Media release - New report: Pricing carbon properly key to successful renewables policy
Wellington (28 March 2019): Ahead of the Interim Climate Change Committee’s recommendations to Government, think tank The New Zealand Initiative today released an economic assessment of the proposed transition to 100% renewable electricity by 2035.
Authored by Research Fellow Matt Burgess, Switched on! finds that New Zealand is well-placed to increase the share of renewable electricity from its current level of 83%. However, the Initiative’s report warns that New Zealand must learn from costly policy failures overseas if we want to simultaneously achieve clean, reliable and affordable electricity.
New Zealand’s current level of electricity from renewable sources is already the third-highest in the developed world. Even without further government intervention, renewables are on track to increase their share to 95% over the next 20 years.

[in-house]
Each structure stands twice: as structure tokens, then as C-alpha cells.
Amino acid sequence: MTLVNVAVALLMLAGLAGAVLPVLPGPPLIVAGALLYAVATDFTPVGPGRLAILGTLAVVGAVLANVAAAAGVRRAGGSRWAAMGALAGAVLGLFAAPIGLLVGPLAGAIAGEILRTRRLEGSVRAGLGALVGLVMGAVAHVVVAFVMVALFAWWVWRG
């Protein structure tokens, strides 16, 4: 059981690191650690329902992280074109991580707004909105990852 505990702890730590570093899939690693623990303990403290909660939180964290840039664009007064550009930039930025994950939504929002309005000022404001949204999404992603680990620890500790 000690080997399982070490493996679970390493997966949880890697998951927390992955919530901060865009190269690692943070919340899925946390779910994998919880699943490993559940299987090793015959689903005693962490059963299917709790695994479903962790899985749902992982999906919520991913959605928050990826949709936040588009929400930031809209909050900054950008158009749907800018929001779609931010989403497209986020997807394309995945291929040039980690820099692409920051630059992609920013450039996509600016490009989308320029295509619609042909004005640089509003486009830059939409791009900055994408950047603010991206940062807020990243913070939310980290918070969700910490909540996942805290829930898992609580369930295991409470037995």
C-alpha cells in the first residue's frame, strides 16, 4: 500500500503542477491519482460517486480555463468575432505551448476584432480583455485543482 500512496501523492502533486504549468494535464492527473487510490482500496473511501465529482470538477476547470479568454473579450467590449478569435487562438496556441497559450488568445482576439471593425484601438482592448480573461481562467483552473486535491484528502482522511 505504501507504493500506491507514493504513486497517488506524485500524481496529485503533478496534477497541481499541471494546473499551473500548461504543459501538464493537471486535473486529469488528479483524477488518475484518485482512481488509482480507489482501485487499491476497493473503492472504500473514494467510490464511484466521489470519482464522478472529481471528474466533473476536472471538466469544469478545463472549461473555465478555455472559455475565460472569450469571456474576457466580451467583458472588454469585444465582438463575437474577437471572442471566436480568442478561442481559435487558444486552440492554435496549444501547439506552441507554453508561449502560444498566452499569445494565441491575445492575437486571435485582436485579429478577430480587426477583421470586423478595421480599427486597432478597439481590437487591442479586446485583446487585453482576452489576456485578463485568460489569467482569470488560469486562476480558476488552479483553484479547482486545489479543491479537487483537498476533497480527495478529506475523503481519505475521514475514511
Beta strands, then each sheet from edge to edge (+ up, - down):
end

As Switched on! explains, replacing the last 5% with renewable sources poses a big challenge. Tackling it could add more than $800 million to the annual cost of electricity. The higher cost of electricity under such a scenario would delay the transition from fossil fuels to electricity. Perversely, this could increase overall carbon emissions.
To address such implementation problems, Switched on! recommends a greater use of the Emissions Trading Scheme (ETS). By pricing carbon through the ETS, the most efficient ways of reducing emissions can be identified without the Government selecting technologies.
Commenting on the research, Executive Director of the Initiative Dr Oliver Hartwich said: “Germany’s Energiewende highlights the dangers of the government picking winners in energy policy. The last thing New Zealand needs is a politicisation of the electricity market.”
Author Matt Burgess concurs: “A stronger ETS will increase investment in renewables as well as in R&D. The prize to be gained from a functioning ETS is huge. With it, New Zealand will achieve emissions reductions at a fraction of the cost of more interventionist policy alternatives.”
Switched on! Achieving a green, affordable and reliable energy future is available here.